Bank of America
is assuming the debt of Countrywide Financial, it said in a filing with the
Securities and Exchange Commission
As of Friday, Countrywide and its subsidiary Countrywide Home Loans transferred "substantially all" of their assets and operations to BofA. The Charlotte, N.C., bank also assumed roughly $16.6 billion of debt securities and guarantees, the filing said.
Earlier this year, BofA paid $4 billion for Countrywide, once the nation's largest independent mortgage lender, which got pummeled by the subprime mortgage meltdown. BofA completed its acquisition of Countrywide on July 1.
Critics of the deal, announced in January, were concerned that BofA would not take on responsibility for Countywide's debt in light of the souring economy. The company had said this spring that it was mulling its options for Countrywide's debt, including "allowing it to remain outstanding as obligations of Countrywide (and not Bank of America)," according to a May SEC filing.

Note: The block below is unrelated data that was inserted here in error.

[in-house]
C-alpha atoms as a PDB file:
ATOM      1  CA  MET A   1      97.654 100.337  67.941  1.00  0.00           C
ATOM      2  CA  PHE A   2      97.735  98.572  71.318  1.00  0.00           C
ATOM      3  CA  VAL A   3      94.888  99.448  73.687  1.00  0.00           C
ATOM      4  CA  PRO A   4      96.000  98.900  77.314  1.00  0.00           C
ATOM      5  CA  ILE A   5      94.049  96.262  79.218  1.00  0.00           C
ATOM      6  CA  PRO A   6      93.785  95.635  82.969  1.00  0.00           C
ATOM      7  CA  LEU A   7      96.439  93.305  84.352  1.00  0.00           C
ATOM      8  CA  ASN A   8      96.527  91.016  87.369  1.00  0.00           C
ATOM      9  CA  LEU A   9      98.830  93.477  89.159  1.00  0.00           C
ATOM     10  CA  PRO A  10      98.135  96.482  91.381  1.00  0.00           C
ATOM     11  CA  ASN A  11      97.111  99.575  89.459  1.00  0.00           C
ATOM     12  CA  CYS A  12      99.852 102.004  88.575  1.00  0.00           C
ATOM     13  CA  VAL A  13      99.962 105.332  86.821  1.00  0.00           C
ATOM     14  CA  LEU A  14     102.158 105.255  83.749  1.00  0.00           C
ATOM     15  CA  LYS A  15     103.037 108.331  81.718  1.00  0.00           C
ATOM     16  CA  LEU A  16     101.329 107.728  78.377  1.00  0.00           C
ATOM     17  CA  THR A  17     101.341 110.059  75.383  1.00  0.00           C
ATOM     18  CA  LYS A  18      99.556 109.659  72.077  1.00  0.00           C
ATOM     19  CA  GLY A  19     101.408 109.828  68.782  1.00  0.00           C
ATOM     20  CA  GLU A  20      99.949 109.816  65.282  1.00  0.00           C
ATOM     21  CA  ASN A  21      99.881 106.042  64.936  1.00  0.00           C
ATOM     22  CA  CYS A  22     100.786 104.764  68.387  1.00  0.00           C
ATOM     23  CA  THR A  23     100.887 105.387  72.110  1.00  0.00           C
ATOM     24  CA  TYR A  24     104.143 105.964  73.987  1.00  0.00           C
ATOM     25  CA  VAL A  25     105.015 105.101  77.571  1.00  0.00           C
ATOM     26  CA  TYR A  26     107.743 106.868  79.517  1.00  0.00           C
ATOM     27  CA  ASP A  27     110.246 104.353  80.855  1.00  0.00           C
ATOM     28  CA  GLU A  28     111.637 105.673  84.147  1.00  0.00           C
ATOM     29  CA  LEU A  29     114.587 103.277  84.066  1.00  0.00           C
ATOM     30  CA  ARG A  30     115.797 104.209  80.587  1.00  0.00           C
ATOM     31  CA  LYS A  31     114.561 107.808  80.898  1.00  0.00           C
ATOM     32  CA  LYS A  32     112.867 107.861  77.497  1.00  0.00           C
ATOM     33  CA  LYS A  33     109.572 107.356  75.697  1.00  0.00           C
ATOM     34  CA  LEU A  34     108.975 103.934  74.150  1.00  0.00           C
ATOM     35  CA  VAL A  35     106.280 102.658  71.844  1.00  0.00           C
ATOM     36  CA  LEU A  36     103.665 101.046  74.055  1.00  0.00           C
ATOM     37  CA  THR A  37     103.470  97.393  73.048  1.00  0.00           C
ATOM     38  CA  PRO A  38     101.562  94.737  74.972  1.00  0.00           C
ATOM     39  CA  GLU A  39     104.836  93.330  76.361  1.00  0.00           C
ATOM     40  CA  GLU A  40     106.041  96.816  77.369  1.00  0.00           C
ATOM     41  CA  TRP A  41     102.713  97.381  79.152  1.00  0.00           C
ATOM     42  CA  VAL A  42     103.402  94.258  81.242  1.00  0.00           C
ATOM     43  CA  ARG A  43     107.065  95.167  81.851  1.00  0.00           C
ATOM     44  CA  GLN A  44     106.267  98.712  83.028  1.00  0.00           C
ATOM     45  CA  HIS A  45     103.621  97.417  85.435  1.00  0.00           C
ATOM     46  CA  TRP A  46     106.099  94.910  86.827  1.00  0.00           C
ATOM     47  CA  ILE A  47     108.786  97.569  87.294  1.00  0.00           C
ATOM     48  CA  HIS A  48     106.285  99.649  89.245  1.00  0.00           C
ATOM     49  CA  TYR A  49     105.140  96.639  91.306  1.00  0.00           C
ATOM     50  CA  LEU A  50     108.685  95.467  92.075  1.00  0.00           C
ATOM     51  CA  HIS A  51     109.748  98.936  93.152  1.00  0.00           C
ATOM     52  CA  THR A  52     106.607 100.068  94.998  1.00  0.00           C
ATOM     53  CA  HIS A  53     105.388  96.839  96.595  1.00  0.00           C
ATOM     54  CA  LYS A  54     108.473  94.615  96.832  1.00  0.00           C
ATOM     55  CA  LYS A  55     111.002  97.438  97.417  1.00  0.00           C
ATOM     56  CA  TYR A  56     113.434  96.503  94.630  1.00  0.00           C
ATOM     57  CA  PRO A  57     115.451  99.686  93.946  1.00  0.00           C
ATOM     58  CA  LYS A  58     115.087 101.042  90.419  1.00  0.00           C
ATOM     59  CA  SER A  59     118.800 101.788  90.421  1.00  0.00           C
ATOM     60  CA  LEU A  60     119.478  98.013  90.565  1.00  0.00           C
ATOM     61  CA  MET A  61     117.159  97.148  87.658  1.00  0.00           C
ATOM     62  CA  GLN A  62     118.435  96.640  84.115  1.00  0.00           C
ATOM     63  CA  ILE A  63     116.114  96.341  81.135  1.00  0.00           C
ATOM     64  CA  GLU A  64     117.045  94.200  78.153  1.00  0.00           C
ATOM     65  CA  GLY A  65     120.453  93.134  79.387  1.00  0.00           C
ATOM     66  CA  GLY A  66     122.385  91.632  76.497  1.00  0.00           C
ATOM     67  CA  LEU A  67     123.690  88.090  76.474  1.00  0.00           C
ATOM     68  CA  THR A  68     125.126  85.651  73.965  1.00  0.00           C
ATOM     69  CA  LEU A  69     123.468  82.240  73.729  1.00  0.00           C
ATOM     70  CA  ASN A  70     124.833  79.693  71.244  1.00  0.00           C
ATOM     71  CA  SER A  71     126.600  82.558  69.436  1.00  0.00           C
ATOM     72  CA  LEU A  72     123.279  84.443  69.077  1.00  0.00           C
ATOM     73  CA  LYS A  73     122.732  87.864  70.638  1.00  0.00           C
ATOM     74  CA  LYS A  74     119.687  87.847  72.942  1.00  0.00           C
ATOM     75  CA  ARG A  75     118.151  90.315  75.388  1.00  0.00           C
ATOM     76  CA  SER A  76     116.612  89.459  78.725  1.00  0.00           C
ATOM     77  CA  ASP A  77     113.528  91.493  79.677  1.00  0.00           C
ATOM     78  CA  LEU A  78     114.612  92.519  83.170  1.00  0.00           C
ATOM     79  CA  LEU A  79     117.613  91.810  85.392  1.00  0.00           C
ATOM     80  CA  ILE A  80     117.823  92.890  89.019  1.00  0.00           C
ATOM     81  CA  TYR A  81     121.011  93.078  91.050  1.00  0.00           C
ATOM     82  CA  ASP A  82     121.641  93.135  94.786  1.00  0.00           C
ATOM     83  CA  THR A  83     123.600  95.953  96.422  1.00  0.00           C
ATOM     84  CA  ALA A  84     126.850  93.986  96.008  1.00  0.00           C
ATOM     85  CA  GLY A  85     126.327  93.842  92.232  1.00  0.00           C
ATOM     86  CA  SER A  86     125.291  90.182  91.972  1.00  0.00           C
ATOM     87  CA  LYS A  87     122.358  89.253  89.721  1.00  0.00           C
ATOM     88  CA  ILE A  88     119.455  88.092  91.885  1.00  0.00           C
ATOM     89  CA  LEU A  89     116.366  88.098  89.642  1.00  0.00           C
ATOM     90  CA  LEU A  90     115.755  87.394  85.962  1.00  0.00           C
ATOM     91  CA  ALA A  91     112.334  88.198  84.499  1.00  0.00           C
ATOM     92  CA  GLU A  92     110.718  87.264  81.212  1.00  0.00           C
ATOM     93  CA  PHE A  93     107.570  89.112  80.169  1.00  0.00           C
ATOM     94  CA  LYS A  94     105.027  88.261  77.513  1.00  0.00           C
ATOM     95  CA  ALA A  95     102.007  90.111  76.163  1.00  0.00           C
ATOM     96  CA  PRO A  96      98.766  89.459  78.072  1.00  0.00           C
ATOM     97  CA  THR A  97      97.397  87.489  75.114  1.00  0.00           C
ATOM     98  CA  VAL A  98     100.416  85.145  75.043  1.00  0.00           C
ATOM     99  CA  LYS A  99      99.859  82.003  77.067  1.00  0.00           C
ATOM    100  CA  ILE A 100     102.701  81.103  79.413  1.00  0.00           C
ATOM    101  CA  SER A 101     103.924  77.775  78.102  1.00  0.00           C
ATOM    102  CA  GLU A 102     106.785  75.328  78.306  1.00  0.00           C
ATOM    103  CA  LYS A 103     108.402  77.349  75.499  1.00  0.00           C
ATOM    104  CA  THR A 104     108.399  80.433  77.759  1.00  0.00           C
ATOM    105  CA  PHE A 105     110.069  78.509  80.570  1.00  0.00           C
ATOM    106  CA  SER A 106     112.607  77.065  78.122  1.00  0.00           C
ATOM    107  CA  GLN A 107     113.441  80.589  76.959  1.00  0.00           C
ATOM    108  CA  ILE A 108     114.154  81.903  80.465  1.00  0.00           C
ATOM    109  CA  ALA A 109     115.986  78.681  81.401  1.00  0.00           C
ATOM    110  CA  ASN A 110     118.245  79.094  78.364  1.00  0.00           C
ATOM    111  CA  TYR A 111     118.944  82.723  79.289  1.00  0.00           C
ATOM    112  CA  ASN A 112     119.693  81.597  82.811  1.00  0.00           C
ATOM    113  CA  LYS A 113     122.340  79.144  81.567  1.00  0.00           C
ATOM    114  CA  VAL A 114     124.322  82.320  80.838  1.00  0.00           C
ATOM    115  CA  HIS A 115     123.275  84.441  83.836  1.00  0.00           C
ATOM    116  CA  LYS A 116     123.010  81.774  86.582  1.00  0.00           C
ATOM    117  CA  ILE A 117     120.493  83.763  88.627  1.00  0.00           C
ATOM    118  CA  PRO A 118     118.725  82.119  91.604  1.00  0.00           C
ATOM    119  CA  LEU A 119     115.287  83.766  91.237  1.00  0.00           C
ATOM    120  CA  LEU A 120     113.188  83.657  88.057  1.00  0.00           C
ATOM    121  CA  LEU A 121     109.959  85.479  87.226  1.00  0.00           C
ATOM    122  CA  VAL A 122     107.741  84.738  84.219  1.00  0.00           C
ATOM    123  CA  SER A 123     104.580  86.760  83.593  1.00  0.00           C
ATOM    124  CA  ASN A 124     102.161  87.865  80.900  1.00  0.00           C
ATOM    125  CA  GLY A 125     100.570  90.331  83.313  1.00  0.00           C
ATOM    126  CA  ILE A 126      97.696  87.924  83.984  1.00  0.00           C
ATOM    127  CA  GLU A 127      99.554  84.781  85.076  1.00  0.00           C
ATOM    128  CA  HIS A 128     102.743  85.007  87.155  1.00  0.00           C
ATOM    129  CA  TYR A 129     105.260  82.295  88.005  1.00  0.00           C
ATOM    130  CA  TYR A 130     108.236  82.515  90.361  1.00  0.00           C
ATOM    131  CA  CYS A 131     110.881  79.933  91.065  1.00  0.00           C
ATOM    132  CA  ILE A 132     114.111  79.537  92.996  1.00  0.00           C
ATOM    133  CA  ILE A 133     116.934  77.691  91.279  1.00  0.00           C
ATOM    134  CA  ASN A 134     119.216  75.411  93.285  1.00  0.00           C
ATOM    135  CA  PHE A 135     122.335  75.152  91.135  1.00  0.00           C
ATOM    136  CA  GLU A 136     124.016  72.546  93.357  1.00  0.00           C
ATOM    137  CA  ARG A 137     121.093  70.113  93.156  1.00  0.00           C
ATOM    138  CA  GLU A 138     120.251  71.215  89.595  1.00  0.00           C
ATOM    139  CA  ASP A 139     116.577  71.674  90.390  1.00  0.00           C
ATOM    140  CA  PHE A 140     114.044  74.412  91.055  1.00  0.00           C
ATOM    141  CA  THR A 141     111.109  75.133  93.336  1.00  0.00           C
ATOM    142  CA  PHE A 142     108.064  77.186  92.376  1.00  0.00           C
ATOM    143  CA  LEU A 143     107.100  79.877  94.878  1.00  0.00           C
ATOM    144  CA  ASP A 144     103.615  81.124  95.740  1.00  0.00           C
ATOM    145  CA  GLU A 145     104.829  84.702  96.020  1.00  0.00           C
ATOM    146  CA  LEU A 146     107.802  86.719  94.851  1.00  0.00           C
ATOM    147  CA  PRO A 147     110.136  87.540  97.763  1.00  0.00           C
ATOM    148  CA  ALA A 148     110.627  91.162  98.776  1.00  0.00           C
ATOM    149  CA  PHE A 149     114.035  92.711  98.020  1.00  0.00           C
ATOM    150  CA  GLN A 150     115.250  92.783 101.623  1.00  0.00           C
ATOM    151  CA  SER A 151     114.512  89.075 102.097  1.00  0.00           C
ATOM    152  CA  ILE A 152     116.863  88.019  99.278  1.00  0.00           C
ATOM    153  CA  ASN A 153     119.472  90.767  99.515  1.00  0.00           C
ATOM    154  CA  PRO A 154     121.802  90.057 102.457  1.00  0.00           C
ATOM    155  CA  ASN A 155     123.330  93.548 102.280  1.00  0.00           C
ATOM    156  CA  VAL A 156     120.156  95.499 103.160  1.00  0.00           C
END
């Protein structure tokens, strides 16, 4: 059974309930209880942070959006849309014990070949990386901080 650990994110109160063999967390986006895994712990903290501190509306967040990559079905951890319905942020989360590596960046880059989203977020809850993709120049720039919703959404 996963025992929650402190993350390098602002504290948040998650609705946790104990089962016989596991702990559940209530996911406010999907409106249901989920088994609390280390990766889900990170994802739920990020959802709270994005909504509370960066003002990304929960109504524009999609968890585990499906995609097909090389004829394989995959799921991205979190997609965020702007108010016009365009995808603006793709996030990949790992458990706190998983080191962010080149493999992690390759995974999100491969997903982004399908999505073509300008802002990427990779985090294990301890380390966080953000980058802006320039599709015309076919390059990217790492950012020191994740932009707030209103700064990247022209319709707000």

The disclosure caused Standard & Poor's to downgrade Countrywide's debt to junk status at the time.
BofA has since moved on to its next acquisition target.
agreed to sell itself for $44 billion in September and the deal is expected to be completed by the end of the year.
Shares of BofA were falling roughly 3.9% to $19.69 on Monday.